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Case Reports in Gastrointestinal Medicine
Volume 2018, Article ID 1304519, 4 pages
https://doi.org/10.1155/2018/1304519
Case Report

Intraluminal Apple as a Rare Cause of Small Bowel Obstruction

Department of Acute Care Surgery, Sakai City Medical Center, 1-1-1 Ebaraji-cho, Nishi-ku, Sakai, Osaka 593-8304, Japan

Correspondence should be addressed to Koichi Inukai; moc.liamg@smus.ihciok

Received 6 August 2018; Accepted 3 December 2018; Published 13 December 2018

Academic Editor: Özlem Yönem

Copyright © 2018 Koichi Inukai et al. This is an open access article distributed under the Creative Commons Attribution License, which permits unrestricted use, distribution, and reproduction in any medium, provided the original work is properly cited.

Abstract

Small bowel obstruction due to ingested foreign bodies is rare in adults. A 48-year-old male visited our hospital with abdominal pain and vomiting. Computed tomography revealed intestinal obstruction by a 3 × 4 cm apple-shaped foreign body. Emergency surgery was performed to clear the obstruction which, upon inspection, was caused by a sexual toy made of rubber. Flexible rubber products that are ingested should be carefully followed after they pass thorough the pylorus. For obstructions related to sexual behavior, the patient’s sense of shame often delays the process of seeking medical attention, thereby making preoperative diagnosis difficult.

1. Introduction

Bowel obstruction is defined by the hindrance to the progression of the intestinal content due to a mechanical obstacle. Small bowel obstruction in a virgin abdomen is rare; however, the main causes of such obstructions are hernias, malignancies, and inflammatory bowel disease. Ingested foreign bodies are particularly rare in adults and can obstruct the intraluminal small bowel. Observed obstructions often include food items, plastics, metals, plants, soil, hair, and insects [1, 2]. Obtaining a comprehension history of a patient’s diet as well as clinical imaging renders preoperative diagnosis of ingested foreign bodies possible. The objectives of imaging in a patient with clinically suspected intestinal obstruction are (1) to confirm that it is a true obstruction and to differentiate it from a condition of spastic ileus; (2) to define the level and the cause of the obstruction; (3) to search for findings of strangulation; (4) to allow a correct management (either medically or surgically by laparotomy or laparoscopy). Herein, we report a unique case of a small bowel obstruction caused by a foreign body.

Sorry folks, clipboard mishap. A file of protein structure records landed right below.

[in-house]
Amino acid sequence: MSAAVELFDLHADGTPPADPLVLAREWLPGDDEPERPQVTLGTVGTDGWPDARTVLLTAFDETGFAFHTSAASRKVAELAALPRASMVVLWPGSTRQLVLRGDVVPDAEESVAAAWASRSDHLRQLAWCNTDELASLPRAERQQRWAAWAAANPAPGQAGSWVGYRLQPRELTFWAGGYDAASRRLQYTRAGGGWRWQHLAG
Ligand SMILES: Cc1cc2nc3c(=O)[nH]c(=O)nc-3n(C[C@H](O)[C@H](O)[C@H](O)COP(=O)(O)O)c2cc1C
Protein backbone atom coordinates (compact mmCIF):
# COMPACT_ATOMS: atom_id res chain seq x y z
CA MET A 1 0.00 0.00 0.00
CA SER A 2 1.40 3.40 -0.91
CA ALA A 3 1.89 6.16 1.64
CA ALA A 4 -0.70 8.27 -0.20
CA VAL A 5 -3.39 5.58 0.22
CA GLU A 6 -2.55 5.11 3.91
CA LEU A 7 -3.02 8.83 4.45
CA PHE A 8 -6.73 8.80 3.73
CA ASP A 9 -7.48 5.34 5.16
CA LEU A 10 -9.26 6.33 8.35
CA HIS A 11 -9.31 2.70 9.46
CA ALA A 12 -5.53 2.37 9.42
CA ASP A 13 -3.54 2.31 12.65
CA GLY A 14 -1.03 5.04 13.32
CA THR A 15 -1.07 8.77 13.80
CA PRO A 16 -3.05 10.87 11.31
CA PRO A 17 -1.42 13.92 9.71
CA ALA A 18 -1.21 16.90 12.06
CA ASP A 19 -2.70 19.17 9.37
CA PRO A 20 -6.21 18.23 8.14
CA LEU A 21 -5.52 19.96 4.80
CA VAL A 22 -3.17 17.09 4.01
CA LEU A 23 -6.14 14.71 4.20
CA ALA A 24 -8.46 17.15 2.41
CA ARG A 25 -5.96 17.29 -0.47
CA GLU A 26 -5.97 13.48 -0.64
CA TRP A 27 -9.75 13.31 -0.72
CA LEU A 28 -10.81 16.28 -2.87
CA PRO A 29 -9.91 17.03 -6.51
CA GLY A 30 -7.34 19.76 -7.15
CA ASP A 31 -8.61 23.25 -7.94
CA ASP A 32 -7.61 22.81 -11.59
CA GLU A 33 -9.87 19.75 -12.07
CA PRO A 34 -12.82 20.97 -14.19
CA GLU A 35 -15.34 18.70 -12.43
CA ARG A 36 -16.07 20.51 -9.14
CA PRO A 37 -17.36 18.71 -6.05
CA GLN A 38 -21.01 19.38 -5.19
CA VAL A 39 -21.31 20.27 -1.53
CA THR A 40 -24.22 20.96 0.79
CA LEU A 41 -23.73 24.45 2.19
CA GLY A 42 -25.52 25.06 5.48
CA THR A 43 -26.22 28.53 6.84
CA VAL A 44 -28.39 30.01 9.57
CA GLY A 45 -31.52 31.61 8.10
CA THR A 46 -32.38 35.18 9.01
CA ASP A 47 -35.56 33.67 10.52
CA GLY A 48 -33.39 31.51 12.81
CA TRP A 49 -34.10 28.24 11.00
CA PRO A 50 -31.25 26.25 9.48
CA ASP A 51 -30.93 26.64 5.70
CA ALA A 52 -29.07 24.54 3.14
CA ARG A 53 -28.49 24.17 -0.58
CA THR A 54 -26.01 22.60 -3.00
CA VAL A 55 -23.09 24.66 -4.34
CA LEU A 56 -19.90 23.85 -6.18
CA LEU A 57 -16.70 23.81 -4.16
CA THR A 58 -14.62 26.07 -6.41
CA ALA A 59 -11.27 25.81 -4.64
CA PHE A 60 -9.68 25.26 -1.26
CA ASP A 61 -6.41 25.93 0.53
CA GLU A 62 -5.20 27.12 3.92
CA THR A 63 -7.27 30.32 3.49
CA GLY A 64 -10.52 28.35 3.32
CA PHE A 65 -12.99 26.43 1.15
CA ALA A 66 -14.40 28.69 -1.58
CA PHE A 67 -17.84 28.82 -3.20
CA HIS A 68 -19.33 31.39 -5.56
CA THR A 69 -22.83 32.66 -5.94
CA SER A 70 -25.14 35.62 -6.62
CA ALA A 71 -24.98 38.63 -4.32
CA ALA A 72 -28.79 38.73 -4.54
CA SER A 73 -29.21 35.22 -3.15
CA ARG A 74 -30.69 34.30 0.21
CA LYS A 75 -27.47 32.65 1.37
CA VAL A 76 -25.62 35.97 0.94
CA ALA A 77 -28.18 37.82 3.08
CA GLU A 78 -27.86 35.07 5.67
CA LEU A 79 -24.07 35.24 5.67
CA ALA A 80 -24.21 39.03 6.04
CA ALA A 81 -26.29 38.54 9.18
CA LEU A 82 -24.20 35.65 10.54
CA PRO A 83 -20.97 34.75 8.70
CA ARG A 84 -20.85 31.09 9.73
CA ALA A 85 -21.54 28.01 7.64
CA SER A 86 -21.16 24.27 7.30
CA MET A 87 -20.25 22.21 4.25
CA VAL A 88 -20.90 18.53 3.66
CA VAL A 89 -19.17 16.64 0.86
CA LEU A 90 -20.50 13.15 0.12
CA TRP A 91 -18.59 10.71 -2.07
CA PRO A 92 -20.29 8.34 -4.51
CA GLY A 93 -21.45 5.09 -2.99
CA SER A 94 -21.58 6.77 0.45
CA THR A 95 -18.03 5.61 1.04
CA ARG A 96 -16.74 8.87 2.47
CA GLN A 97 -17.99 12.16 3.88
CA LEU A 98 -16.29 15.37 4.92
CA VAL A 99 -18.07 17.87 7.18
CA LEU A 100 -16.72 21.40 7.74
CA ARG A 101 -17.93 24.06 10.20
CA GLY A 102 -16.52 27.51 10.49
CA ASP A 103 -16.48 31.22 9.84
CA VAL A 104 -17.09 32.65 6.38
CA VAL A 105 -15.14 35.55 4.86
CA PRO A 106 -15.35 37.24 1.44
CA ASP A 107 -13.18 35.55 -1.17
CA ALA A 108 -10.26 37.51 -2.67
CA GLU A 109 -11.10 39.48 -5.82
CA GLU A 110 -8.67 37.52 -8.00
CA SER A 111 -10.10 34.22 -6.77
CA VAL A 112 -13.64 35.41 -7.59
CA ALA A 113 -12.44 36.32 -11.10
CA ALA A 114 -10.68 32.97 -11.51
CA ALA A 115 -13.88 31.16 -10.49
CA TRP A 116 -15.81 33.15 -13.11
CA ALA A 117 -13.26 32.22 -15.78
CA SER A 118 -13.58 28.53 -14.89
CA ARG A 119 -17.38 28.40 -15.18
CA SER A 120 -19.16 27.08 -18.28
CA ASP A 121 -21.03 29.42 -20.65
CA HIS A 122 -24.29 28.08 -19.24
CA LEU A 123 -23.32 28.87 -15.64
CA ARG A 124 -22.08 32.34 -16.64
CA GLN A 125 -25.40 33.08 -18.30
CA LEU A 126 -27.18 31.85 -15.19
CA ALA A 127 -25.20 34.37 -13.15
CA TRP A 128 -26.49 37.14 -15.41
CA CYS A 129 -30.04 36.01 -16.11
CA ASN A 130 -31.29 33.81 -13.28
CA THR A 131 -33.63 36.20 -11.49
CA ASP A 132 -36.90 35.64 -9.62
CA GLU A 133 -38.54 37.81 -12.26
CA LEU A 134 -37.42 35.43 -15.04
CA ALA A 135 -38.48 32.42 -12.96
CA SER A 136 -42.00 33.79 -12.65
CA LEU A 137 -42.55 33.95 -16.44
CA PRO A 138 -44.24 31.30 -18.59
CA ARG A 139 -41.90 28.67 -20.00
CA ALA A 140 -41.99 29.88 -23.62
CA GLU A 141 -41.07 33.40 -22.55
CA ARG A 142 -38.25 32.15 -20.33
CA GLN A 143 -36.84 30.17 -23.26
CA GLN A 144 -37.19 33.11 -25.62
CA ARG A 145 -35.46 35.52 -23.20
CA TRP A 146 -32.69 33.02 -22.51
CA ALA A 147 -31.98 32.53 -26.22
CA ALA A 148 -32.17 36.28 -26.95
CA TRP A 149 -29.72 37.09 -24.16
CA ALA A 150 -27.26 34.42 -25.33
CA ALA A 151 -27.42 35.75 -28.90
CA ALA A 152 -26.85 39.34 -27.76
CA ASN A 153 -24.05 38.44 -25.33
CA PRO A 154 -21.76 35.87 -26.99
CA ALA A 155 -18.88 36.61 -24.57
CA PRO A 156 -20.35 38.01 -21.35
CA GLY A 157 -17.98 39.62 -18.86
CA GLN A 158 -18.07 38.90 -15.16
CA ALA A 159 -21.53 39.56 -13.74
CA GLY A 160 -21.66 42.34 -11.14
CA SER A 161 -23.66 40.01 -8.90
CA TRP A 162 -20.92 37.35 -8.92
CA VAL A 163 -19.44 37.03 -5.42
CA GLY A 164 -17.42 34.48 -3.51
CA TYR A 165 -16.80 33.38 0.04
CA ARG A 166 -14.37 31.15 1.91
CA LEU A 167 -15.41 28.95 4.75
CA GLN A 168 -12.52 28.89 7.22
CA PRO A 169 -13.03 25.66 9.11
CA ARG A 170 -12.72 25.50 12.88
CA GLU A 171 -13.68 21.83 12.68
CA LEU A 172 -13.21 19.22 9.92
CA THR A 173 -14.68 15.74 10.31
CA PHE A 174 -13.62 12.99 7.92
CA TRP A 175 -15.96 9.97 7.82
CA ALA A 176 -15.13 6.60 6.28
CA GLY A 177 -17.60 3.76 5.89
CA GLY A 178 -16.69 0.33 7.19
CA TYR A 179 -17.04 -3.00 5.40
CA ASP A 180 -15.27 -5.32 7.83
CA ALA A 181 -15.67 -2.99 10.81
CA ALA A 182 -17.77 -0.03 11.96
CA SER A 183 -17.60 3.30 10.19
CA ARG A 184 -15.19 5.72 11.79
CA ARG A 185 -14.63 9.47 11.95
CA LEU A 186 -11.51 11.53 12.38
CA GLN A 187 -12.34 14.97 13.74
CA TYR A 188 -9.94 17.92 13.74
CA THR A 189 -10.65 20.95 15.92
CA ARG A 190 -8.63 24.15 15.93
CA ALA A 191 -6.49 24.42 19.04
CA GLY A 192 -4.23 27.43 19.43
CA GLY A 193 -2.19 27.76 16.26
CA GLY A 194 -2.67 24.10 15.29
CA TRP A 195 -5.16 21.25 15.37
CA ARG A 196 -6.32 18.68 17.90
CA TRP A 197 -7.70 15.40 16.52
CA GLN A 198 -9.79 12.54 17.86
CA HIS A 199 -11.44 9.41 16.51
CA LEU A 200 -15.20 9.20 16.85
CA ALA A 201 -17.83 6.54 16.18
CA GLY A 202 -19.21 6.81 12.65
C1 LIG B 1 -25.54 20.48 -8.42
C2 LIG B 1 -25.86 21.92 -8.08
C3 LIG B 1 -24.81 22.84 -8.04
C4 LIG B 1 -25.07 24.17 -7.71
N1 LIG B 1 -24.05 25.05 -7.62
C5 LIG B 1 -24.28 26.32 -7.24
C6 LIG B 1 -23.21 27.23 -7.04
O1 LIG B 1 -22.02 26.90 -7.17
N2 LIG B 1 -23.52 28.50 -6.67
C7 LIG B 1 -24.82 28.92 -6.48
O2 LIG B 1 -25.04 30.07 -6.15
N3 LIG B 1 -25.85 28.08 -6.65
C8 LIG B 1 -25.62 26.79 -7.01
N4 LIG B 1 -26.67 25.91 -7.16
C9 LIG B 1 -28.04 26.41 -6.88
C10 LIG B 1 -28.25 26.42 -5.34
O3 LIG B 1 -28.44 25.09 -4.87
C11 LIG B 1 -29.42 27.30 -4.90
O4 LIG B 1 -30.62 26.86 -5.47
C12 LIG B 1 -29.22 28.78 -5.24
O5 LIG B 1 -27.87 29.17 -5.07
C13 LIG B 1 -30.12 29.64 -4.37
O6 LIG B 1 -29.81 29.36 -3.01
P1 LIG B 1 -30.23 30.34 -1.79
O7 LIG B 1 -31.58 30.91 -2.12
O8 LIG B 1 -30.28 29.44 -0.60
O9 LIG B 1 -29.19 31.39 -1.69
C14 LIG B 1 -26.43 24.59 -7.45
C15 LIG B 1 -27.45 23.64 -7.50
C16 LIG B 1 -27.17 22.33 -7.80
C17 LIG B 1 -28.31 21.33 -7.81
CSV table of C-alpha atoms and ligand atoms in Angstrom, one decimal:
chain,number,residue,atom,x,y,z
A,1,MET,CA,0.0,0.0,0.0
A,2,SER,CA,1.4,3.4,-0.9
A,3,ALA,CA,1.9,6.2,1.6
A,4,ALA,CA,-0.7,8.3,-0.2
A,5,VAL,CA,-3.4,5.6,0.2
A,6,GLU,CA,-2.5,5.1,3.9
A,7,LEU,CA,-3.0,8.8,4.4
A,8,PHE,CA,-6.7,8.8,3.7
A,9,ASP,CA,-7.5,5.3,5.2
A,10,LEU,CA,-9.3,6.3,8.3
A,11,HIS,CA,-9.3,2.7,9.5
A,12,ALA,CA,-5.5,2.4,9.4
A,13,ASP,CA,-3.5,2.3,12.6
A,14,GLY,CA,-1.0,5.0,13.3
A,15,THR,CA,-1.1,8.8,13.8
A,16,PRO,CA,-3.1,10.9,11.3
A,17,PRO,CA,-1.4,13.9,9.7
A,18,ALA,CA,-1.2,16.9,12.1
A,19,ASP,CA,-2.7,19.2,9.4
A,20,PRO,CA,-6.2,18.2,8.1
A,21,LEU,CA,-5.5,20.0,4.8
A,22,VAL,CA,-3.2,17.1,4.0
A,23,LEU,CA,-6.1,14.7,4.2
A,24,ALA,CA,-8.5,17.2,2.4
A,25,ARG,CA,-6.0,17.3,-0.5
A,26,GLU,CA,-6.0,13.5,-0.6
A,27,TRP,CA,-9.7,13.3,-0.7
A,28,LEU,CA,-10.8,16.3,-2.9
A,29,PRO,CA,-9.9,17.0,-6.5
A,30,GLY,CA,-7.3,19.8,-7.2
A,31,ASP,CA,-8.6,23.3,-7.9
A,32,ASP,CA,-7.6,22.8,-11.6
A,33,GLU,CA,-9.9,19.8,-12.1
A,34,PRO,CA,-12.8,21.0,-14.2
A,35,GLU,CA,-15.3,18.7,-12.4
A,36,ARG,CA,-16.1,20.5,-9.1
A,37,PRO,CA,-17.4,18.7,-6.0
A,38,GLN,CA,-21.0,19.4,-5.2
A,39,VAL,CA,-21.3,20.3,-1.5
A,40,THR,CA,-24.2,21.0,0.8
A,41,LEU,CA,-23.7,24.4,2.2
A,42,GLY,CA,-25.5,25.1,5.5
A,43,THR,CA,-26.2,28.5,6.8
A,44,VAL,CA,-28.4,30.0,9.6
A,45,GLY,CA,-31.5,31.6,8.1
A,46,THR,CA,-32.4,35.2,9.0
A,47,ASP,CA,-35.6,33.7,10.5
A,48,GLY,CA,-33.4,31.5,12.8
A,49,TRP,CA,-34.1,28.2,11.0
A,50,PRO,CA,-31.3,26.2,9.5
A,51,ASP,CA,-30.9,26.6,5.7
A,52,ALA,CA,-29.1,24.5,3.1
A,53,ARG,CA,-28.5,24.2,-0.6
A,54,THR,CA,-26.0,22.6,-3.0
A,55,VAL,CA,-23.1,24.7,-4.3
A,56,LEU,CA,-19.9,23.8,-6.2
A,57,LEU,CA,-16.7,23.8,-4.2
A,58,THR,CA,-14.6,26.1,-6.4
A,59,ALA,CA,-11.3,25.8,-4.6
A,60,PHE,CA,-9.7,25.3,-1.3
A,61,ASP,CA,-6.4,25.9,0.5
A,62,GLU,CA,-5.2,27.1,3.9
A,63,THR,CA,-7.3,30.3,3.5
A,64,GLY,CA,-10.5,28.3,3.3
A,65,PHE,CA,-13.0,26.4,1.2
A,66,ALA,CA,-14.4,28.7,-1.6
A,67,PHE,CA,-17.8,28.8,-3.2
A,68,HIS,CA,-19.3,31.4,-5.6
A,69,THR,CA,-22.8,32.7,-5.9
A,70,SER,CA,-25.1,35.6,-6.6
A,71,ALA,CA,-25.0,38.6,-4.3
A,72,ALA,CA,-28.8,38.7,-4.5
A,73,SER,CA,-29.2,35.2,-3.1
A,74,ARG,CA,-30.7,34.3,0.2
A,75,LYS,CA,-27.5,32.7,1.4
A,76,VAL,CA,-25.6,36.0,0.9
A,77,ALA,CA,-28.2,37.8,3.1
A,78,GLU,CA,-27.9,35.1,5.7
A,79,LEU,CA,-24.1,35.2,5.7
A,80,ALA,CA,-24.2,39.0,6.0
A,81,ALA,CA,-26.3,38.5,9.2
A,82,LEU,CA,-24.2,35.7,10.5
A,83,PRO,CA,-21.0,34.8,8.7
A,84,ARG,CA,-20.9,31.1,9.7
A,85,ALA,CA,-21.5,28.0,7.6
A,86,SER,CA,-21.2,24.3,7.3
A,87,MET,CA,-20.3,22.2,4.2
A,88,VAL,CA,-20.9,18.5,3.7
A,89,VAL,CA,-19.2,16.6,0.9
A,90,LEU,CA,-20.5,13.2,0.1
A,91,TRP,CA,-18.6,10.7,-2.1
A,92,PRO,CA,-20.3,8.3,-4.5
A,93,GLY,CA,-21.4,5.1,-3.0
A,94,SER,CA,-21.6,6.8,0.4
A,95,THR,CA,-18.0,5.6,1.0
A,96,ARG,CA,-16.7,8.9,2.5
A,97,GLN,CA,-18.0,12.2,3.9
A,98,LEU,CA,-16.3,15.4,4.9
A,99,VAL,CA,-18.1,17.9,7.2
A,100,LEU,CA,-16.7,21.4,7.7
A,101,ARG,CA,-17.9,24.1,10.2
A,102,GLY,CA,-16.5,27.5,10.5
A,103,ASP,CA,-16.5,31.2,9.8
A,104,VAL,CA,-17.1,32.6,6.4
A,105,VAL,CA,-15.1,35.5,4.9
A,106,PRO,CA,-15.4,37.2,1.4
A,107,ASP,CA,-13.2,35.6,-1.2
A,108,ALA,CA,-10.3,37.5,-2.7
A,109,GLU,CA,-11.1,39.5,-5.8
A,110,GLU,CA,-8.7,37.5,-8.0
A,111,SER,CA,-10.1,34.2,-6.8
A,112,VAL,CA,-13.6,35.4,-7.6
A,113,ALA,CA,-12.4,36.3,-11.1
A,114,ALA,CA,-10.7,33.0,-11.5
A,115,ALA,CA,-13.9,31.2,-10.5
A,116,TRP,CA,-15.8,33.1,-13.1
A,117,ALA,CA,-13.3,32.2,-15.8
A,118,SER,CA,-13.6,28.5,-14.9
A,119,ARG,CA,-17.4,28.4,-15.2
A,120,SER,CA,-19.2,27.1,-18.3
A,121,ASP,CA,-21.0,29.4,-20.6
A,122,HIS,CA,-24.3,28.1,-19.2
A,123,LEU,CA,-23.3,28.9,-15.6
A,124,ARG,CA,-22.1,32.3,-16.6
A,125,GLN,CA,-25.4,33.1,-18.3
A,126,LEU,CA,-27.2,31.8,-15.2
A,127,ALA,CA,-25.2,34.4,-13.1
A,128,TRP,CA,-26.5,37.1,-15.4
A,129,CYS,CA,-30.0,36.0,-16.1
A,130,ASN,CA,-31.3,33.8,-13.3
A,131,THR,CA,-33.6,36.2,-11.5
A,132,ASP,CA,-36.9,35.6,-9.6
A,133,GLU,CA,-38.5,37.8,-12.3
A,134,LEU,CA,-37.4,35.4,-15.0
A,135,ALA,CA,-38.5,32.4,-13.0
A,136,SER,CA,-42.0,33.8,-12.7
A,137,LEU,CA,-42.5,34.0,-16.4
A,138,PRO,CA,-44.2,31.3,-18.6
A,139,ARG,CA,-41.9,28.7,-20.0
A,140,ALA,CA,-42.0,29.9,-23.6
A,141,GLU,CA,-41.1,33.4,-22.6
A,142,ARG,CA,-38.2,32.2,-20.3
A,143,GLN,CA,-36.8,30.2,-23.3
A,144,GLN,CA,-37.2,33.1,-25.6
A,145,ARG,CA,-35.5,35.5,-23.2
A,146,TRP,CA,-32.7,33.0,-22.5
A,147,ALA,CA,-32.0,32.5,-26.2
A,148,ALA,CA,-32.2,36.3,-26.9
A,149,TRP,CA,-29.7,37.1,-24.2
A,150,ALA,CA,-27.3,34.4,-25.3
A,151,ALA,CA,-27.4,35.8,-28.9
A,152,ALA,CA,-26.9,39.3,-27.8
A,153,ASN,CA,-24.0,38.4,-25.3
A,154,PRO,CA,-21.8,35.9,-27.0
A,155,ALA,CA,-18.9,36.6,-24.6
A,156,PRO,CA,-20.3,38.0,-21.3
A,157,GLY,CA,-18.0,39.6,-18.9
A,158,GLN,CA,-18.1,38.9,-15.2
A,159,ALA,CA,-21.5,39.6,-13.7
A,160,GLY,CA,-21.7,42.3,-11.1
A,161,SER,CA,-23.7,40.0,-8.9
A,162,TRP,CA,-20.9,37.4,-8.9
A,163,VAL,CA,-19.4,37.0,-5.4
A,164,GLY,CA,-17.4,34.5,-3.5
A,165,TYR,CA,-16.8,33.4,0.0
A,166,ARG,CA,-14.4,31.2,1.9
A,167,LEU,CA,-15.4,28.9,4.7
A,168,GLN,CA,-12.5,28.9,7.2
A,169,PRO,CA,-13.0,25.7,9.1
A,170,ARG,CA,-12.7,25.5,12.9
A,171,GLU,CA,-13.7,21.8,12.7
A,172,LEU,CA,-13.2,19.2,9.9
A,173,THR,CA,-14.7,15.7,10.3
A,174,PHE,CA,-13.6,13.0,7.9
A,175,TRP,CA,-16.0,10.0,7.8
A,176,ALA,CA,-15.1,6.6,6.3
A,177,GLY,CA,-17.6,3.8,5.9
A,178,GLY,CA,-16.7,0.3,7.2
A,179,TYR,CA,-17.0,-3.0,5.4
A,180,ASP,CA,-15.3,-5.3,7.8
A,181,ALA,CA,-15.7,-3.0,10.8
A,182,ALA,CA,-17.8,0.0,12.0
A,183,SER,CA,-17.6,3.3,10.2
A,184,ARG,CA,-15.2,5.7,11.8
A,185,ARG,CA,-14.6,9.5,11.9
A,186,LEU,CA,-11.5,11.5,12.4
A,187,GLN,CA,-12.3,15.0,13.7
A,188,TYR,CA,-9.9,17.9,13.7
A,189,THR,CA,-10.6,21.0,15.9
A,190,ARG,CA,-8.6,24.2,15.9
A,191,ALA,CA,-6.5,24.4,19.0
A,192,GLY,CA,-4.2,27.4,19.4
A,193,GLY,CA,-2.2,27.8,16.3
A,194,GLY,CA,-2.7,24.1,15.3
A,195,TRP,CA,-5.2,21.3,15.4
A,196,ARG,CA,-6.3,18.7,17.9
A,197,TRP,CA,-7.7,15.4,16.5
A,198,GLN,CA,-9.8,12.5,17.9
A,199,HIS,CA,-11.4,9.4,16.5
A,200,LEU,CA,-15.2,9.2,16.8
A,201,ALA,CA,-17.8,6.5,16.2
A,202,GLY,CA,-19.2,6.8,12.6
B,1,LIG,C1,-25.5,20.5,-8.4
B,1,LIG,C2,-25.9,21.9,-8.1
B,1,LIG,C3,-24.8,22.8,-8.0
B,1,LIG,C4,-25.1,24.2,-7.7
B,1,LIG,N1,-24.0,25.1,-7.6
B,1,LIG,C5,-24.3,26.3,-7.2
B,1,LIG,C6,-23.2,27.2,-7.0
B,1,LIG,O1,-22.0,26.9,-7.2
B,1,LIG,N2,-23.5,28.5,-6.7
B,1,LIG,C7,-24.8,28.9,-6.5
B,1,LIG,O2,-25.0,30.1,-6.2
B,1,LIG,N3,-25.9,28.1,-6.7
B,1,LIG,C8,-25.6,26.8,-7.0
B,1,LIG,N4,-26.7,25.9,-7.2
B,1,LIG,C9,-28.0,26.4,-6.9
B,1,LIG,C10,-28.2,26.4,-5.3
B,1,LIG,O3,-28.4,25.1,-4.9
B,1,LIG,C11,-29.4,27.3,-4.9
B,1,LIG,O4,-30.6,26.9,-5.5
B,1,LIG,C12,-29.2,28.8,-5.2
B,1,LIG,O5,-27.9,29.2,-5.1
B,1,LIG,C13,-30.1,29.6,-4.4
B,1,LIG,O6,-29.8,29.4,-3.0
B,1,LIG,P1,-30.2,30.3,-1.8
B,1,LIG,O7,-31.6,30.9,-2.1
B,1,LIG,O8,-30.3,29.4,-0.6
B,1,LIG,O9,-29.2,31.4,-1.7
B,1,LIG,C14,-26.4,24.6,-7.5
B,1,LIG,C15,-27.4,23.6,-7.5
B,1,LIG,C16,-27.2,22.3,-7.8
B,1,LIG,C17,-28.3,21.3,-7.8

2. Case Presentation

A 48-year-old male presented to our hospital with abdominal pain and vomiting. He had no history of prior surgery. His physical examination indicated a body temperature of 37.1°C, blood pressure of 136/61 mmHg, and pulse rate of 94 bpm. He had slight tenderness to palpation over the entire abdomen. His laboratory findings were only significant for an abnormally elevated white blood cell count (14,400/mm3). Abdominal radiography performed in upright position revealed distended loops of small bowel containing gas and fluid in the left upper abdomen and absence of pneumoperitoneum (Figure 1). Abdominal ultrasonography revealed an apple-shaped foreign body (Figure 2). Computed tomography was performed without intravenous contrast medium administration. It revealed intestinal obstruction by a 3 × 4 cm foreign body within the right lower abdominal cavity, with dilatation of the small intestine at the proximal side (Figure 3). Based on this clinical picture, the patient was diagnosed as having small bowel obstruction secondary to a foreign body. An emergency surgery was thus performed.